The main purpose of the natural immune system is to protect the body against any unwanted foreign cells that could infect the body and lead to devastating results. The nature immune system has different lymphocytes to detect and destroy these unwanted foreign patterns. The natural immune system can be modeled into an artificial immune system that can be used to detect any unwanted patterns in a non-biological environment. One of the main tasks of an immune system is to learn the structure of these unwanted patterns for a faster response to future foreign patterns with the same or similar structure. The artificial immune system (AIS) can therefore be seen as a pattern recognition system. The AIS contains artificial lymphocytes (ALC) that classify any pattern either as part of a predetermined set of patterns or not. In the immune system, lymphocytes have different states: Immature, Mature, Memory or Annihilated. Lymphocytes in the annihilated state needs to be removed from the active set of ALCs. The process of moving from one state to the next needs to be controlled in an efficient manner. This dissertation presents an AIS for detection of unwanted patterns with a dynamical active set of ALCs and proposes a threshold function to determine the state of an ALC. The AIS in the dissertation uses evolutionary computation techniques to evolve an optimal set of lymphocytes for better detection of unwanted patterns and removes ALCs in the annihilated state from the active set of ALCs.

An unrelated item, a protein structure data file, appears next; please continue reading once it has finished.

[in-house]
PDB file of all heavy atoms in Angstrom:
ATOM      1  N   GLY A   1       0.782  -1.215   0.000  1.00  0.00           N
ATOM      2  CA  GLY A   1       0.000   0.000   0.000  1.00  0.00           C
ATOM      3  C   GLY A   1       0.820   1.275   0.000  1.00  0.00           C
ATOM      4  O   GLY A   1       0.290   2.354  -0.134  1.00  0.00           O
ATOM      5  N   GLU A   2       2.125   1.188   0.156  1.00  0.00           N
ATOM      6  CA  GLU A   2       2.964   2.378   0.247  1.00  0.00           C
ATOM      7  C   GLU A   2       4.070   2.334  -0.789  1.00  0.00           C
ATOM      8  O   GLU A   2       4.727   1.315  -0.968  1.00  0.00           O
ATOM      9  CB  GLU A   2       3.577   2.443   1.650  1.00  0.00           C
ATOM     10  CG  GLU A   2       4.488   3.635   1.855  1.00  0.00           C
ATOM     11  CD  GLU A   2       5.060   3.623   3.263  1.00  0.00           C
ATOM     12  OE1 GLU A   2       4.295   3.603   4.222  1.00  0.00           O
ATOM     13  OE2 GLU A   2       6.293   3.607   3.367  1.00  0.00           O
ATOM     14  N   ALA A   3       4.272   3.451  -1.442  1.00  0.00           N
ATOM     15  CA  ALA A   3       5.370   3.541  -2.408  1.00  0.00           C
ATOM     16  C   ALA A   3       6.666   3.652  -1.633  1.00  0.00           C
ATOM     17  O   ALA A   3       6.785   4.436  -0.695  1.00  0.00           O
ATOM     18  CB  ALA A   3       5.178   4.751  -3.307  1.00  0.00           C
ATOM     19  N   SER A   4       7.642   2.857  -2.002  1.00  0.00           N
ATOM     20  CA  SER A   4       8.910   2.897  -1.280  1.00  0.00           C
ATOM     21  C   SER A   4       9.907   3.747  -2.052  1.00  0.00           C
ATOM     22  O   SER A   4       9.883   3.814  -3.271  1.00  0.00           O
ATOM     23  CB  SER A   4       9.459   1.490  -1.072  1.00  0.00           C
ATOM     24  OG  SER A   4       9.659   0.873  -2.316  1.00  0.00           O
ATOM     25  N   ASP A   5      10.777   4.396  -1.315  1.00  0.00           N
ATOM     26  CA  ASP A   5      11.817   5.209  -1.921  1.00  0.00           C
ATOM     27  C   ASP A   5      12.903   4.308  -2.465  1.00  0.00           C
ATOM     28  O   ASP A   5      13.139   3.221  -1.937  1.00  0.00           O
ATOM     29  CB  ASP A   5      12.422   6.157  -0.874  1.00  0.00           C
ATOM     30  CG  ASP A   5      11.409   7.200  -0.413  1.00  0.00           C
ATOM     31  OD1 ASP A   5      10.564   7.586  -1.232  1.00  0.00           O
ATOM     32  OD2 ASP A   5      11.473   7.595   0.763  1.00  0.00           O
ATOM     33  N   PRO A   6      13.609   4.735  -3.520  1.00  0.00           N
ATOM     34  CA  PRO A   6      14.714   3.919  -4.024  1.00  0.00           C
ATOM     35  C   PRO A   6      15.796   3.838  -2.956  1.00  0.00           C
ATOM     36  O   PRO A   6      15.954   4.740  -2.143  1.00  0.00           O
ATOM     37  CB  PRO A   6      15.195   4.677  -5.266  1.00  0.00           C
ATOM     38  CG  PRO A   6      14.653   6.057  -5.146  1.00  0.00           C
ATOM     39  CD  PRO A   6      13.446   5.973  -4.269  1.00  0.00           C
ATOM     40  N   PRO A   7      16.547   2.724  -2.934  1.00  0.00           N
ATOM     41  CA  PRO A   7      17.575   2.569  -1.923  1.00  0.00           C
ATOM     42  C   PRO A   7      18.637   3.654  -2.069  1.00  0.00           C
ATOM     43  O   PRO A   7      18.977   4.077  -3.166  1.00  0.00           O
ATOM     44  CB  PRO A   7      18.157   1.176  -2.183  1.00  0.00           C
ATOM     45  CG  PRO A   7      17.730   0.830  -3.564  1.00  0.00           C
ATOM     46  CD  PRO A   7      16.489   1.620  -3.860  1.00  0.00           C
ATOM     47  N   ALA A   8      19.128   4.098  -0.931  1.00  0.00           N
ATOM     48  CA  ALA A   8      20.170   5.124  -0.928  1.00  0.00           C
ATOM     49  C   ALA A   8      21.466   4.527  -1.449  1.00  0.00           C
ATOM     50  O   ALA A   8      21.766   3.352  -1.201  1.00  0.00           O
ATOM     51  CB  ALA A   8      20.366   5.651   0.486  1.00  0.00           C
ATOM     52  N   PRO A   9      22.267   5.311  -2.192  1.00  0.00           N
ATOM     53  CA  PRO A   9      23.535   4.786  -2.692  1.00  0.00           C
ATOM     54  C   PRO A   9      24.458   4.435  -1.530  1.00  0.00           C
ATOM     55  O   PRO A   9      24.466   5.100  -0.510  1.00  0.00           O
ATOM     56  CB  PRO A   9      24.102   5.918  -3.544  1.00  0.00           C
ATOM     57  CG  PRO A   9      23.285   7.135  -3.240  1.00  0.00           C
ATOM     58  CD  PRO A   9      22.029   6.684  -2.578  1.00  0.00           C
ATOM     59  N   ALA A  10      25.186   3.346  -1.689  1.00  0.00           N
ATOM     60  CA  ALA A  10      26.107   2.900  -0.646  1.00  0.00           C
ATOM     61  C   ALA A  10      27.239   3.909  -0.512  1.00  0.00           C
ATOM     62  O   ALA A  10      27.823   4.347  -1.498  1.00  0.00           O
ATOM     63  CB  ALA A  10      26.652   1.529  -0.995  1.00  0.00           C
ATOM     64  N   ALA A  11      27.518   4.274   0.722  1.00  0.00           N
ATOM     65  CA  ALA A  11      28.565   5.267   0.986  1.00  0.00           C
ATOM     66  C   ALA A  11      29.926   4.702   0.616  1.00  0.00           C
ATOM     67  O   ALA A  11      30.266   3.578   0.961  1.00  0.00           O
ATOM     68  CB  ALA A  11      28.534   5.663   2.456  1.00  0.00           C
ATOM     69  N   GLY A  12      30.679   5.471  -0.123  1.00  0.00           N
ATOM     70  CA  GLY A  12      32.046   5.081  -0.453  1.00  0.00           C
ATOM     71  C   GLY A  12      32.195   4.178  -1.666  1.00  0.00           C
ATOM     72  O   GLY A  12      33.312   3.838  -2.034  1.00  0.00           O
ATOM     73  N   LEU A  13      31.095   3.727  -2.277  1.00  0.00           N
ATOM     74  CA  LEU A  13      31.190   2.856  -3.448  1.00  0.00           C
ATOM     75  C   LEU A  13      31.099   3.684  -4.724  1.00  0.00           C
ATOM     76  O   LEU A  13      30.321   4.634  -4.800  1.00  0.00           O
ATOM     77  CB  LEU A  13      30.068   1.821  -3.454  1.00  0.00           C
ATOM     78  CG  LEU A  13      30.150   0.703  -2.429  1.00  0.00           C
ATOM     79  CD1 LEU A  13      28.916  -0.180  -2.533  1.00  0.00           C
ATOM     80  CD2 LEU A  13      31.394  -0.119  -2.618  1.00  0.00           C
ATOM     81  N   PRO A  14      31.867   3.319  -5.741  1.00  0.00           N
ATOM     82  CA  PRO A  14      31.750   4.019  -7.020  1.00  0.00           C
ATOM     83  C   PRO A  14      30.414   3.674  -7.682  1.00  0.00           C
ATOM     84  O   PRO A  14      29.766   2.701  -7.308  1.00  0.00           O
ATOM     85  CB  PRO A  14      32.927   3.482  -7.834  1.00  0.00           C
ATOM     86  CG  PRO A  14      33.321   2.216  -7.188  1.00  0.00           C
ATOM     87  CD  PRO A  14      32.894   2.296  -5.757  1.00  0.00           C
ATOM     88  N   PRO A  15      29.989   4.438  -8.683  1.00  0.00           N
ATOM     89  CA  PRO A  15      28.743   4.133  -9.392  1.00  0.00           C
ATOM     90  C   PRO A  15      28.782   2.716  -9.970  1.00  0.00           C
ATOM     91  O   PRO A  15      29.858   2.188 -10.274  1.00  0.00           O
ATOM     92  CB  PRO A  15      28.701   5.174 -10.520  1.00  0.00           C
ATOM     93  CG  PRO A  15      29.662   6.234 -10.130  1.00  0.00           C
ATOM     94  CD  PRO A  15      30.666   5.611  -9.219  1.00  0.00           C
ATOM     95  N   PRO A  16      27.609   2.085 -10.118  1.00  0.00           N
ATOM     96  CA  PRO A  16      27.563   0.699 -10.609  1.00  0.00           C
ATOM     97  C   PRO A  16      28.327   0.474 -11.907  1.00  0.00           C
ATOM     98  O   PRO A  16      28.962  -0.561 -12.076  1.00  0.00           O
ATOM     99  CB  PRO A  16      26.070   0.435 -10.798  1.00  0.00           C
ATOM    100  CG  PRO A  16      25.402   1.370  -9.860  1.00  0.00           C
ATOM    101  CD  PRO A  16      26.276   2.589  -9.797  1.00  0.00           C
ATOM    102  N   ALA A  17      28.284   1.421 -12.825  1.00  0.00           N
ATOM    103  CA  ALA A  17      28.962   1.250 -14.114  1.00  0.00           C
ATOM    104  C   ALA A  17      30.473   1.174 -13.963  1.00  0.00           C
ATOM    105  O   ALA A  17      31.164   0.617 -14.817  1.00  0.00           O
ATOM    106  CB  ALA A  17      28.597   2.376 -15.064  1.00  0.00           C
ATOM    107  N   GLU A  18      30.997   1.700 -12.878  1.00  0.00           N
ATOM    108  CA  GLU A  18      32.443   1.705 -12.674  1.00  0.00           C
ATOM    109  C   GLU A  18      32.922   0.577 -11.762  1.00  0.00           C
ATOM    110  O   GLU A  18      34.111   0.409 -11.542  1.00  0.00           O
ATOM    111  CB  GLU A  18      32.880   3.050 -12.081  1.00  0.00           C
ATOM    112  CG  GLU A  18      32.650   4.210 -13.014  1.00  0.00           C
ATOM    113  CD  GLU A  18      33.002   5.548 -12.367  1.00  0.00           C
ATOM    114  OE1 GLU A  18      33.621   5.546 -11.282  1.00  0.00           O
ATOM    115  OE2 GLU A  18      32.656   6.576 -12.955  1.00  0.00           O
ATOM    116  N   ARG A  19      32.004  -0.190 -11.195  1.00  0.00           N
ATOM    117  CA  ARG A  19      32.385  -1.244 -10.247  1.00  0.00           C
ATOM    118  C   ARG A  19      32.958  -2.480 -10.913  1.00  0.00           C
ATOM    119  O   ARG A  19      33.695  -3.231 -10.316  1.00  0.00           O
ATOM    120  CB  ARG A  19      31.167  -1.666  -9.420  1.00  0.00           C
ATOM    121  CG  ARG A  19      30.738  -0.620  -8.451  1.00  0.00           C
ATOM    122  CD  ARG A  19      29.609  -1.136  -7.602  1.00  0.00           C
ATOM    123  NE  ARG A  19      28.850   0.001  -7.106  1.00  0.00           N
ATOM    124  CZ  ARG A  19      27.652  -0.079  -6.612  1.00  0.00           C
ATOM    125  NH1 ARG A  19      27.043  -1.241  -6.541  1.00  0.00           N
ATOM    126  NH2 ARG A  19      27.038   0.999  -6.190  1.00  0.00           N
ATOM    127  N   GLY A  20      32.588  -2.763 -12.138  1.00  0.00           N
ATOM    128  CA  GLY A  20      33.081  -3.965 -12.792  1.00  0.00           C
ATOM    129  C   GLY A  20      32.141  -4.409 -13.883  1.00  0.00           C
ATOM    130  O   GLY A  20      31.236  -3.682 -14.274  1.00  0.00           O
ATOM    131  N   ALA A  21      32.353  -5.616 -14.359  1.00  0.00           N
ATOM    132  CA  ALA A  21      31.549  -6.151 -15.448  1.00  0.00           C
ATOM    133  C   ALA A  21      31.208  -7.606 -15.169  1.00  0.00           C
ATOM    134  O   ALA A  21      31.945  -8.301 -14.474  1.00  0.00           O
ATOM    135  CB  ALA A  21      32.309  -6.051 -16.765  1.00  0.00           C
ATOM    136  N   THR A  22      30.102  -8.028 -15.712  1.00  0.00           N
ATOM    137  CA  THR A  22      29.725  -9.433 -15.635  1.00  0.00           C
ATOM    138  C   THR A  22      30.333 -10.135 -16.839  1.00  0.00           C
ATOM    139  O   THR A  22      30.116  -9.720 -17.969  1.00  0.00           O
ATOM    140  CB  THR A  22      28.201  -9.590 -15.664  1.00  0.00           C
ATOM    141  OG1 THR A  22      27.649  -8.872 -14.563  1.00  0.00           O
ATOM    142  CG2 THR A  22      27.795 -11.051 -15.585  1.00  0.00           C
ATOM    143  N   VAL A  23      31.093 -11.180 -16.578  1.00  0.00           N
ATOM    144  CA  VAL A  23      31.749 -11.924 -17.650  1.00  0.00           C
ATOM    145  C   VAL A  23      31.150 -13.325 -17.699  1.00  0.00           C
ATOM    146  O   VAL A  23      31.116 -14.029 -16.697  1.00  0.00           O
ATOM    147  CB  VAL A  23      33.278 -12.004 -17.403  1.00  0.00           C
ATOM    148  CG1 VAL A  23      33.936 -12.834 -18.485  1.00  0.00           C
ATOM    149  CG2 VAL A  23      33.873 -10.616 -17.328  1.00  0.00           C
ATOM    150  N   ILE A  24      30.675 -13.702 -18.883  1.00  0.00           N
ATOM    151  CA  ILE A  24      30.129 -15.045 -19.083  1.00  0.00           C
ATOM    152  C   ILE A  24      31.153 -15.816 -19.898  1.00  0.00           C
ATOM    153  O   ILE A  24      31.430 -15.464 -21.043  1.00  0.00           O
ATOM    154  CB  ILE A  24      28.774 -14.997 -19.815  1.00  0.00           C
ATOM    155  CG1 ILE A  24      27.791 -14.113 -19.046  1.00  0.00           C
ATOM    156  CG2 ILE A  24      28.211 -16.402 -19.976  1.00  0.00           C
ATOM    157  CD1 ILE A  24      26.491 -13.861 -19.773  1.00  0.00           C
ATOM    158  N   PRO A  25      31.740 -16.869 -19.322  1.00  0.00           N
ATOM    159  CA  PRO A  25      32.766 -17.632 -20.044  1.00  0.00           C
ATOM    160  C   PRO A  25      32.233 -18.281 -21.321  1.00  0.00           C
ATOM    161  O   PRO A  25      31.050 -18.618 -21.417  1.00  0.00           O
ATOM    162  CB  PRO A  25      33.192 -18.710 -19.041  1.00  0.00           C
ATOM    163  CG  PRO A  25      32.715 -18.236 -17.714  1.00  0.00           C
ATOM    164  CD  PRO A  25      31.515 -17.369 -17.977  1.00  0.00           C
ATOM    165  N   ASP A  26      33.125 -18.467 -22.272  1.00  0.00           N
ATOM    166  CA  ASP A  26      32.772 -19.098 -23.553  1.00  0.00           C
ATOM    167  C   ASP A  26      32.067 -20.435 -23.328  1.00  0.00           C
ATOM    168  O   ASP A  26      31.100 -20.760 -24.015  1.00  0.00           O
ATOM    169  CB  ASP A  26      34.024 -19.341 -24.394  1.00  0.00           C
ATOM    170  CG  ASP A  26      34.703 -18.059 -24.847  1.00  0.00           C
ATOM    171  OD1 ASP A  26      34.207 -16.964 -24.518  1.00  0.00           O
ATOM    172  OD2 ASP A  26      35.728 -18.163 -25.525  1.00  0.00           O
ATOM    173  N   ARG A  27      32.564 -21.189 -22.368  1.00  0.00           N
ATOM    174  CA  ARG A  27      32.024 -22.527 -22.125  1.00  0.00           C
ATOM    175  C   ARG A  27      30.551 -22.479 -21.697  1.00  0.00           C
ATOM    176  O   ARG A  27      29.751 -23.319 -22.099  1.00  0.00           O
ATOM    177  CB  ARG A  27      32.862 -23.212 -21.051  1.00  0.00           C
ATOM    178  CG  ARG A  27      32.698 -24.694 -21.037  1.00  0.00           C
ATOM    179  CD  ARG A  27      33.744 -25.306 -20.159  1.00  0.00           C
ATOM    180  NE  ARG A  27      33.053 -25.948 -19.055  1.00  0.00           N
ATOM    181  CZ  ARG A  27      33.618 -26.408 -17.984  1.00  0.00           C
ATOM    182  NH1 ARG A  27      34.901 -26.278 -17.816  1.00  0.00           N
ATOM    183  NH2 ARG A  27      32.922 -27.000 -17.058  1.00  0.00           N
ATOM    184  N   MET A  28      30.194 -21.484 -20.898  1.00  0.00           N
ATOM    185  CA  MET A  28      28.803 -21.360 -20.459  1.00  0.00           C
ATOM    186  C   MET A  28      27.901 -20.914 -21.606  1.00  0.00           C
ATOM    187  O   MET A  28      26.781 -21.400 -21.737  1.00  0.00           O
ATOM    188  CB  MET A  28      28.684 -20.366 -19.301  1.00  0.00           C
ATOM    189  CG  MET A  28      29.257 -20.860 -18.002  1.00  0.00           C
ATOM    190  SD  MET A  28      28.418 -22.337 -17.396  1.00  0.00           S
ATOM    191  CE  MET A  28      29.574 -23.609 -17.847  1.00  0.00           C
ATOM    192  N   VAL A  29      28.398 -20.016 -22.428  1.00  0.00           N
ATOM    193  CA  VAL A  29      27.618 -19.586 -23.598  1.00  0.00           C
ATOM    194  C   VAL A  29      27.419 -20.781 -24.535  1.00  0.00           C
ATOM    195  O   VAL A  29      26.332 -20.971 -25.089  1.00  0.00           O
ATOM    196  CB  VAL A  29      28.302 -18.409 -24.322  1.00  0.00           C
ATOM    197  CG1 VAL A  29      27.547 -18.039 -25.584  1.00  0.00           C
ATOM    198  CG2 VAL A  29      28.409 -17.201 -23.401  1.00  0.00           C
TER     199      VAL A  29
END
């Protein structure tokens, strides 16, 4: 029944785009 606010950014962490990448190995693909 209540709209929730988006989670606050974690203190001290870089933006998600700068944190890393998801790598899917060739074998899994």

Dissertation (MSc (Computer Science))--University of Pretoria, 2007.